LAK said...

Yay, you did it finally!What is Jeeves in the Morning? I 've read Jeeves in the Offing, and Joy in the Morning. Is this some kind of combo? Vaise, publishers have this sneaky habit of bringing out the same book under a different alias--eg Agatha Christie's Ten little niggers=And then there were none;Dumb Witness= Poirot loses a client; After the funeral=Funerals are fatal. Sigh.

One in a Billion said...

LAK: Jeeves in the Morning is, it seems, the U.S. title of Joy in the Morning. Much trivia.

And this multiple-names thing is very common, no? One finds it vaguely irritating. Heck, they did it with the first Potter too.

the Monk said...

Ah, Asimov. Yeah, the Robot series were something else. My favourite's always been the The Robots of Dawn. But nothing holds a candle to Second Foundation, if you ask me. The way the Mule is defeated, and then Preem Palver. Excuse me while I go into raptures.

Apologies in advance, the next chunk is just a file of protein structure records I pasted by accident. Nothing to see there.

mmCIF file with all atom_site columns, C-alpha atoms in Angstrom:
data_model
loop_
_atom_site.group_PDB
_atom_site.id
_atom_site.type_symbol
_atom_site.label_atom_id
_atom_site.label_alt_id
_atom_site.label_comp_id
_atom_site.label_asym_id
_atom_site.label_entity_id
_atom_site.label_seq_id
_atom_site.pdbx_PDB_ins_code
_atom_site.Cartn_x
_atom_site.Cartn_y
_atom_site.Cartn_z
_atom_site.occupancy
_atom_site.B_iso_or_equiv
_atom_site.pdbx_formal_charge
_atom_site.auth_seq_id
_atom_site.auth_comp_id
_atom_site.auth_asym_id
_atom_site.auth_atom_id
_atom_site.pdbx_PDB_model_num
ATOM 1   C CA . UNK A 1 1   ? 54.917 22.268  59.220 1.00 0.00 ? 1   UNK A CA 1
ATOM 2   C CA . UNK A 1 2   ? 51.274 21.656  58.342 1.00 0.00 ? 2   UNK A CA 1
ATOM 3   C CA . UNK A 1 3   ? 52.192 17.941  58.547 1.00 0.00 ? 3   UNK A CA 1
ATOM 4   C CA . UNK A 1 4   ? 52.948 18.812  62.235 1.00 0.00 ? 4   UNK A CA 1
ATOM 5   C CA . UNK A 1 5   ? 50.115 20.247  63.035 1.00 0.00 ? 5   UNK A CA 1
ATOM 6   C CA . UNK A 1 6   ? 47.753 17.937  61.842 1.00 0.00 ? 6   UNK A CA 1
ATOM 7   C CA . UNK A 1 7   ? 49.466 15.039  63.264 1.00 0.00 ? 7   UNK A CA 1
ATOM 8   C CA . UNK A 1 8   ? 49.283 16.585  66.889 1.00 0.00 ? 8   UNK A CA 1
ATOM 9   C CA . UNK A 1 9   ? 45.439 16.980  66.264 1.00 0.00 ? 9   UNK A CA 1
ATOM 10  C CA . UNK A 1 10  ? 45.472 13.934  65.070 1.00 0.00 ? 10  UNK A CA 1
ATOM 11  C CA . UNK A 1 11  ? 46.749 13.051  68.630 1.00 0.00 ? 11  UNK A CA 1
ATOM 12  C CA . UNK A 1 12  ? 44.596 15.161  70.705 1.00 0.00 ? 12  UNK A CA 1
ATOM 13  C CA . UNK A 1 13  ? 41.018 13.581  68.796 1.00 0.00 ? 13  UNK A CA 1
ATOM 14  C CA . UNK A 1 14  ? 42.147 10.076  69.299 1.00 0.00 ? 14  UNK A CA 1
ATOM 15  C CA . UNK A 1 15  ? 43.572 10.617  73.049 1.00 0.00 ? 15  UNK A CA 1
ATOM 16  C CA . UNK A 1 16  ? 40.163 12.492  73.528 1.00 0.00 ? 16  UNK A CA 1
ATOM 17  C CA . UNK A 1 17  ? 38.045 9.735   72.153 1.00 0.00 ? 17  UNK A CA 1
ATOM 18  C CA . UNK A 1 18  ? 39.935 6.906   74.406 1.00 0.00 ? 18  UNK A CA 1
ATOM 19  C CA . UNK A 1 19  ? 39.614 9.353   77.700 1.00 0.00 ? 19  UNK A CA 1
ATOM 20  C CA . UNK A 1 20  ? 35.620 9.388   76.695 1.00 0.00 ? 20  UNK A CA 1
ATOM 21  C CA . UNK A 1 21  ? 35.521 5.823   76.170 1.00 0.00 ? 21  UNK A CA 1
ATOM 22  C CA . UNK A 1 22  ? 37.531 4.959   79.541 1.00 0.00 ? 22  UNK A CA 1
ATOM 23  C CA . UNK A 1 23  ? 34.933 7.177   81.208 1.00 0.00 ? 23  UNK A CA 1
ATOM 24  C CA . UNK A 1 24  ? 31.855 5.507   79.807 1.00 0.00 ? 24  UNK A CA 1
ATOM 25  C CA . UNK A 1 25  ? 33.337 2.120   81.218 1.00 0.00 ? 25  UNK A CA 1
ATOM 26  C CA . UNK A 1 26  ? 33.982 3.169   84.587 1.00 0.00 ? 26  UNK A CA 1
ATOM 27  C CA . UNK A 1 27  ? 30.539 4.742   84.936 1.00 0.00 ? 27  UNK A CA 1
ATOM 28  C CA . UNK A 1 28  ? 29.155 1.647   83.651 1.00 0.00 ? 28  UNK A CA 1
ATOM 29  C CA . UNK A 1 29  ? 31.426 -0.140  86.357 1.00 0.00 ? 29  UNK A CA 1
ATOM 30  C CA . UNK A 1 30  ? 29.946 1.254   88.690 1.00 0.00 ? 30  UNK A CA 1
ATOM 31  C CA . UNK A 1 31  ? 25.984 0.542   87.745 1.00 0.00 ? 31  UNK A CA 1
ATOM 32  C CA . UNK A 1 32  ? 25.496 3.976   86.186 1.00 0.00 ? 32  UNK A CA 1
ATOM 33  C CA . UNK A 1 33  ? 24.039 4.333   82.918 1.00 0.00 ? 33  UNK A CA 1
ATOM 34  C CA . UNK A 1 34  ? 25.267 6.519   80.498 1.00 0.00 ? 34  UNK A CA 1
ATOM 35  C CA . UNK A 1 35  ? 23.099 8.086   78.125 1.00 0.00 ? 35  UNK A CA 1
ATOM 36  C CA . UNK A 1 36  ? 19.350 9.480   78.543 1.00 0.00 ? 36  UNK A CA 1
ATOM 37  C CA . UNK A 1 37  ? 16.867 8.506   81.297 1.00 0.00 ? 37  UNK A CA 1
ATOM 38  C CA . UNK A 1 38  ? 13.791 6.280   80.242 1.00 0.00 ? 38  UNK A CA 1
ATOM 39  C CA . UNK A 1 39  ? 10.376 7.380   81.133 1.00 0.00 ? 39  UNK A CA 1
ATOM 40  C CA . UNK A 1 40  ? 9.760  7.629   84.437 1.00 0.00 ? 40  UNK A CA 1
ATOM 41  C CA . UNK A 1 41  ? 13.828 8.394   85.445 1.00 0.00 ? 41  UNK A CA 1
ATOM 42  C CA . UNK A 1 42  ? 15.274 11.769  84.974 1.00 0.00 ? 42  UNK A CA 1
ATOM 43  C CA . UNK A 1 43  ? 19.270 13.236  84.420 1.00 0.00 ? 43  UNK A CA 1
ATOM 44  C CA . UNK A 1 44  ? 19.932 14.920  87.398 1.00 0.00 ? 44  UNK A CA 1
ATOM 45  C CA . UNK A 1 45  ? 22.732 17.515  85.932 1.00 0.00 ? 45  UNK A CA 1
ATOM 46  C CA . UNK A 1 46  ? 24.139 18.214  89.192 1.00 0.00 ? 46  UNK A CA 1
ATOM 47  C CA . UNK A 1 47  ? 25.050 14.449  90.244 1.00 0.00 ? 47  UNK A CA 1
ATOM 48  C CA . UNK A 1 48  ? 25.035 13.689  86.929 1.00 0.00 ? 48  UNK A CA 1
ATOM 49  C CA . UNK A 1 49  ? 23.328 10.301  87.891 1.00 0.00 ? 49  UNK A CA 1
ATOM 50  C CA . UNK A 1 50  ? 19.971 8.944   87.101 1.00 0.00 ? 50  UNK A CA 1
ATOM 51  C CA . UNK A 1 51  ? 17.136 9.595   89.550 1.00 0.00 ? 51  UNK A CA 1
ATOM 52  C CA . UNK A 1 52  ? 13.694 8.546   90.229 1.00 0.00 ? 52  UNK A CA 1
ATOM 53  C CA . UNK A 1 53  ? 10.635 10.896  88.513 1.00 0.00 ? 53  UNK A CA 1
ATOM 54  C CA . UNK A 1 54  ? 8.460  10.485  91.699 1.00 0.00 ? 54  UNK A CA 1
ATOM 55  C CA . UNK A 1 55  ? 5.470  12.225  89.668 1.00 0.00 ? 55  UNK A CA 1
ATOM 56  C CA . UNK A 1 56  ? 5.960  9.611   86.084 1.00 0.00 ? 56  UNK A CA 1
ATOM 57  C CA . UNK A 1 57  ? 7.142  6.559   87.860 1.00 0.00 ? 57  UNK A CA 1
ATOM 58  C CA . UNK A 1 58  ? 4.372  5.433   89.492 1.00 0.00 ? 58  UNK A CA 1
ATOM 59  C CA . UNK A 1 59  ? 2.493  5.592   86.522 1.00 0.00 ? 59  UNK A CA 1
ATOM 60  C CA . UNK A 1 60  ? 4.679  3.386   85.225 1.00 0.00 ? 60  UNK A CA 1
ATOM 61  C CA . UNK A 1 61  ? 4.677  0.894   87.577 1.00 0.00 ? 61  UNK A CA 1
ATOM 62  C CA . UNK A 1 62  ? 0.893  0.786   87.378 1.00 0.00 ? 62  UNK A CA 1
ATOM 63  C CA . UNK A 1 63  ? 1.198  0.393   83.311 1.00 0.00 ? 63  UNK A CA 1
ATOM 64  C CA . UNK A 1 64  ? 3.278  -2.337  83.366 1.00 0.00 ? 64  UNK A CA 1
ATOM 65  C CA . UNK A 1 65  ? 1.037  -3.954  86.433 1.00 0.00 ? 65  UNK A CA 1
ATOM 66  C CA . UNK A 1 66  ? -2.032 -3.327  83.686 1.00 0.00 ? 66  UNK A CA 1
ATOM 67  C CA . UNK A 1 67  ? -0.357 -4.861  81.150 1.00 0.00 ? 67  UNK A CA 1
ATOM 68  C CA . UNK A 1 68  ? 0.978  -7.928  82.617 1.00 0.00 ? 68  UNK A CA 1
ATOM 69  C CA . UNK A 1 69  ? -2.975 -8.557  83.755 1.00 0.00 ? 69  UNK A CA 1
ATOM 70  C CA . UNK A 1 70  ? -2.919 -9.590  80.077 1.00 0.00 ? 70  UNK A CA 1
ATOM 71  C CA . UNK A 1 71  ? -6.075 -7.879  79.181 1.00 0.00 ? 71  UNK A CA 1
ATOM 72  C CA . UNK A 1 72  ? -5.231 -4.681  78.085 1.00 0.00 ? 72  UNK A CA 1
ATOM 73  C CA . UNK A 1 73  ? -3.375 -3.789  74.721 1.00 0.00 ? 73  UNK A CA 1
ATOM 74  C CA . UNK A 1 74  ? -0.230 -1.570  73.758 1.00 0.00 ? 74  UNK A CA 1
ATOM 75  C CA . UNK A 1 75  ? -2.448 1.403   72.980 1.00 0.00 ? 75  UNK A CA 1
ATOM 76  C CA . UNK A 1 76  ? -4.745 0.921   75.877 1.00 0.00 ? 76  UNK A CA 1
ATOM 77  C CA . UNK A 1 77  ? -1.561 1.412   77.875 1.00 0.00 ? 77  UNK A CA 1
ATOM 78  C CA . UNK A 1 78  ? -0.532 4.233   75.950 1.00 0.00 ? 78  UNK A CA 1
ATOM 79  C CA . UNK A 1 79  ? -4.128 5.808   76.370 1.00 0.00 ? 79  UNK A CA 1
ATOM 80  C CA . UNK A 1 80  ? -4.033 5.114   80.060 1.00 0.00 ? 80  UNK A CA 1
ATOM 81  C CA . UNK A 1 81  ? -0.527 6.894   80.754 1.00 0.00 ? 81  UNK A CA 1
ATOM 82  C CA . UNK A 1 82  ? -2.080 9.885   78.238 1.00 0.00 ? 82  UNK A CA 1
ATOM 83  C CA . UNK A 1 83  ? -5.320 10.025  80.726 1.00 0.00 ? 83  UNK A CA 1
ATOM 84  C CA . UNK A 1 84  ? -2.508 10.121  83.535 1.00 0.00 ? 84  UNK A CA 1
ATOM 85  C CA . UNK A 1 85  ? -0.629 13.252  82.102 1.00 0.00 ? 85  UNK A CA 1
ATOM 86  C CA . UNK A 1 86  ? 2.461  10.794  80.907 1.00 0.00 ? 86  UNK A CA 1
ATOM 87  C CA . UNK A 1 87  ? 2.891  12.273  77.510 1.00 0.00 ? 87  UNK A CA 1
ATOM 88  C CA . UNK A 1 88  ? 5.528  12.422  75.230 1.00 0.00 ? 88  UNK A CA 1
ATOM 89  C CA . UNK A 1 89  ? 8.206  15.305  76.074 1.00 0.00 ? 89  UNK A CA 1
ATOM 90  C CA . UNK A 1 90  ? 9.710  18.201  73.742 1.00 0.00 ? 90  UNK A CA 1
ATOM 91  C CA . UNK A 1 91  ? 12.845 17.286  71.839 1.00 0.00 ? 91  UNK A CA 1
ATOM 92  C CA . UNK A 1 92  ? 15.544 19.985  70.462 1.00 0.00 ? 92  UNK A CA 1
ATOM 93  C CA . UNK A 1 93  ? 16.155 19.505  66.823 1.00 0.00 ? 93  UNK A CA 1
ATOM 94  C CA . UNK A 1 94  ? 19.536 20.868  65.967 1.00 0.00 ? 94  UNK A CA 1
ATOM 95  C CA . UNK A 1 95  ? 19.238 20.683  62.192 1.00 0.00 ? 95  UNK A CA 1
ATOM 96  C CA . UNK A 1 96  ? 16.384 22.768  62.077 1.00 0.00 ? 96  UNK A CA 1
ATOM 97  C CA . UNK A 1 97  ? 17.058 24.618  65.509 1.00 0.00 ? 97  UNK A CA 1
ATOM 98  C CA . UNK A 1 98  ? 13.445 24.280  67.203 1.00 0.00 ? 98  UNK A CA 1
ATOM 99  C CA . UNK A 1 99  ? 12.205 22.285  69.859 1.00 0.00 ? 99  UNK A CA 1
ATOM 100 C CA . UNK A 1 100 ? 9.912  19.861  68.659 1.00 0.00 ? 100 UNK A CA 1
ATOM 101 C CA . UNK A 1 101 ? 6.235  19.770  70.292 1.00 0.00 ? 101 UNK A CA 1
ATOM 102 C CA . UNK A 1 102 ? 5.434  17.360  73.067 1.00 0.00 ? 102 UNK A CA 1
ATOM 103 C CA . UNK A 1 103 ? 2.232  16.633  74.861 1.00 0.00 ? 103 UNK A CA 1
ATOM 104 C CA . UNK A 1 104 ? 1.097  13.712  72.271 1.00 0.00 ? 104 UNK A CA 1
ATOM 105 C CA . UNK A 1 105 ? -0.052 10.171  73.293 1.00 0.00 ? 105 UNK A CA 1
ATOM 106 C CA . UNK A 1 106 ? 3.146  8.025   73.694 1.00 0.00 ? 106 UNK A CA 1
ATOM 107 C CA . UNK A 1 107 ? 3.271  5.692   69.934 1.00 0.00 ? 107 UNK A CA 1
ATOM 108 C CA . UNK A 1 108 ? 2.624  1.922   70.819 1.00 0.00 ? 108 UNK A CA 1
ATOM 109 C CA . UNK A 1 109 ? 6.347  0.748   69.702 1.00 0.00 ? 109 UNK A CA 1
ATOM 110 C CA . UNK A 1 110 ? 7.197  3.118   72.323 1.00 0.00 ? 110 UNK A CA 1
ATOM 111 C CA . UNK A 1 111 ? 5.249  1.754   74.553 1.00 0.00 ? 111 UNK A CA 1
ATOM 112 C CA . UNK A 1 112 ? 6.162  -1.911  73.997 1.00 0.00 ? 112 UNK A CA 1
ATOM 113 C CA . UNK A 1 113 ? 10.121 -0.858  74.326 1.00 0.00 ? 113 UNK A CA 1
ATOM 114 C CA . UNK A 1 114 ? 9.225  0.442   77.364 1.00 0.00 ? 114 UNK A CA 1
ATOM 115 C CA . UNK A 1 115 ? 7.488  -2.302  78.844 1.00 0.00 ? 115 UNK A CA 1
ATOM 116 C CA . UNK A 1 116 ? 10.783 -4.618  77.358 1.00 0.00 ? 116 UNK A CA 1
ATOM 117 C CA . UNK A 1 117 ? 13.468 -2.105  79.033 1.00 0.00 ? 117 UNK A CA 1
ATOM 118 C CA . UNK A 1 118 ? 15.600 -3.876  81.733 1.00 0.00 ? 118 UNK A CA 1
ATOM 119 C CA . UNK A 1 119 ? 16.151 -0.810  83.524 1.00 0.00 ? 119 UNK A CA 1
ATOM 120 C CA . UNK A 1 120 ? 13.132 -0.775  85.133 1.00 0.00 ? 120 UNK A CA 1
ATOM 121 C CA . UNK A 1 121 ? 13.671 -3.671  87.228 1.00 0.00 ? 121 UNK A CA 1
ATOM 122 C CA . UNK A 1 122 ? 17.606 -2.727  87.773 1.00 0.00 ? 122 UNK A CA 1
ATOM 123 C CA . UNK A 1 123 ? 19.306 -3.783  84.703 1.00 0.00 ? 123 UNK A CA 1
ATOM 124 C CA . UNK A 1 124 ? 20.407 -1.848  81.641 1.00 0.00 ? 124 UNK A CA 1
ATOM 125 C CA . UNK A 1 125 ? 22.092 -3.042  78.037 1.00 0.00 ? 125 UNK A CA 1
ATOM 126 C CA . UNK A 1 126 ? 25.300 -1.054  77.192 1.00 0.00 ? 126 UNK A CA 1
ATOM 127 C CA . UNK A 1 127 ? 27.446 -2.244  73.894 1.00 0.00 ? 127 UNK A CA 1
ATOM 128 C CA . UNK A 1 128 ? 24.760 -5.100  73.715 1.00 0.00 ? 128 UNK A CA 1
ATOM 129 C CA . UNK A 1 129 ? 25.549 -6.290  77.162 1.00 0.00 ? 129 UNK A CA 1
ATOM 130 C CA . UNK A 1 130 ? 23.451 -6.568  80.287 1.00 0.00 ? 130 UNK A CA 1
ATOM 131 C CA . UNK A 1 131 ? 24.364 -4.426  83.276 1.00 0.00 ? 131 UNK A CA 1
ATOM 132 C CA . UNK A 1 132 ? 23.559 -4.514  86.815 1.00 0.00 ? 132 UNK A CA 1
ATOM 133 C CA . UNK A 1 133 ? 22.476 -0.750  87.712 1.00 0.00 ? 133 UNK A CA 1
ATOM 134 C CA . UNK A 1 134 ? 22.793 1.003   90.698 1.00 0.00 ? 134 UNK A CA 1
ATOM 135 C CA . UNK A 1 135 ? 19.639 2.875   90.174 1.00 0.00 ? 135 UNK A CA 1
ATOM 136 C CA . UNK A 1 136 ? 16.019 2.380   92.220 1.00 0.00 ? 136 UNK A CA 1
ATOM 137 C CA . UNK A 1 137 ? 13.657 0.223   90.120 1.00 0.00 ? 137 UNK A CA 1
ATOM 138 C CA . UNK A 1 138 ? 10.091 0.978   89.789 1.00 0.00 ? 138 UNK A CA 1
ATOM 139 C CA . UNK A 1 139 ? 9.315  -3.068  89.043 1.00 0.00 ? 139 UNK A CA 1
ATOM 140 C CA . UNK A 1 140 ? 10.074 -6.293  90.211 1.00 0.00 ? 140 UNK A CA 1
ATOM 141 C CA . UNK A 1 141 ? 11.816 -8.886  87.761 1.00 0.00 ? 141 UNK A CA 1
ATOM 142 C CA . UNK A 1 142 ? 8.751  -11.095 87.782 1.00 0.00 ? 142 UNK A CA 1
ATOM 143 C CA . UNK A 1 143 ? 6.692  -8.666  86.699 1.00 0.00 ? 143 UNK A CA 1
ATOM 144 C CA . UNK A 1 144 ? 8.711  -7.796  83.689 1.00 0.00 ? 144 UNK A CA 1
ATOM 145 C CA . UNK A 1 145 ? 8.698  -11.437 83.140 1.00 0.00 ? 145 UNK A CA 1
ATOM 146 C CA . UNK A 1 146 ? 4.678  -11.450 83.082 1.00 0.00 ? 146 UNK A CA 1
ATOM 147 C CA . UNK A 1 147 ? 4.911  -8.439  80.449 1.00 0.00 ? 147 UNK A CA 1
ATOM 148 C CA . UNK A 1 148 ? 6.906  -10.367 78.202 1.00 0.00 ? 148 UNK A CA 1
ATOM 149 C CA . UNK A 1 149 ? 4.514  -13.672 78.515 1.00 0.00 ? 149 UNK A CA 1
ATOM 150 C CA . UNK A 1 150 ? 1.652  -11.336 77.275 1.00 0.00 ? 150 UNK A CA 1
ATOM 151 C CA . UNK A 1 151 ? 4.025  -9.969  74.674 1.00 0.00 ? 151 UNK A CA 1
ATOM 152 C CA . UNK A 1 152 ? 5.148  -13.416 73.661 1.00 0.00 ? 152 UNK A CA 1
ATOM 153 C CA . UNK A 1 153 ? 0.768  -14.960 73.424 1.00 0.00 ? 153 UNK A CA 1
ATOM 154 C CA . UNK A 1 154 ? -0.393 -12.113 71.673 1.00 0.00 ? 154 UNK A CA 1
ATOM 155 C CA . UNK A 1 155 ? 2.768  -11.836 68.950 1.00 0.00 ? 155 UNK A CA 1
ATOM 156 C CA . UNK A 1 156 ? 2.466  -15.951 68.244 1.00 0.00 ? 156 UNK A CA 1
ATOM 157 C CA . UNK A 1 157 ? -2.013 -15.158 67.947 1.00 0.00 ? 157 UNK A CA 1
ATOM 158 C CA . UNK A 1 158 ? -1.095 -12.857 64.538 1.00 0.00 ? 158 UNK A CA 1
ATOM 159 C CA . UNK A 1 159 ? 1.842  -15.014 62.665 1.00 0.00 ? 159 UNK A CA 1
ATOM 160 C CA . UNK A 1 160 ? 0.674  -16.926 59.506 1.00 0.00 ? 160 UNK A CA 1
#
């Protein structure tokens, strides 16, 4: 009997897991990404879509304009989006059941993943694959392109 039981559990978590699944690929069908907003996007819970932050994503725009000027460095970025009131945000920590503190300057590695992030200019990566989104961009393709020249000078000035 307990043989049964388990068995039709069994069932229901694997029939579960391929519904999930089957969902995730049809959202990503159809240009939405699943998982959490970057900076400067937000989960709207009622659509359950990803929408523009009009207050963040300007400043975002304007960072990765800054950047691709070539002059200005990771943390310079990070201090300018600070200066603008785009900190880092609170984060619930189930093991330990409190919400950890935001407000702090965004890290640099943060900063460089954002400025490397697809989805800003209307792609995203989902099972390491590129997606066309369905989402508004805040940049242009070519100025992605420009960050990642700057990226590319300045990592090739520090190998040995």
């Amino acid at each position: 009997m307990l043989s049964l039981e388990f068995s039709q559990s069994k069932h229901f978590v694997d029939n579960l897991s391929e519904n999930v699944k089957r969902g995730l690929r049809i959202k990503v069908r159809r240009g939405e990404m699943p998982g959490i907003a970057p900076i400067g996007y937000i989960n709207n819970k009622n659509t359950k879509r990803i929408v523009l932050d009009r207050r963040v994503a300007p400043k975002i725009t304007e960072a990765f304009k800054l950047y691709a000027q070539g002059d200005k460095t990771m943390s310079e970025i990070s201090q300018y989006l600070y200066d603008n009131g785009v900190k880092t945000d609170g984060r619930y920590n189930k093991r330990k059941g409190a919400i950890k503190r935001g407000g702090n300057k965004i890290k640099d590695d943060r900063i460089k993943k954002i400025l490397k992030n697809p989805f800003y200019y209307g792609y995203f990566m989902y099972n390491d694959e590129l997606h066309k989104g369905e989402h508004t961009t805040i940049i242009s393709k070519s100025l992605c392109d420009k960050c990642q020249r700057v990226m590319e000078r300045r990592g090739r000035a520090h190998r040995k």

One in a Billion said...

Monk: Hmm. One never actually got as far as Second Foundation. So the Mule is finally defeated, eh? Excellent, excellent. Yes, one shall try to get hold of it.

tangled said...

Yes, truly a Good Thing. Suddenly so many common friends around. Every book in the comments yay! And I totally agree on the Asimov thing. I forgave him his lop-sided writing purely because all the pretty visions...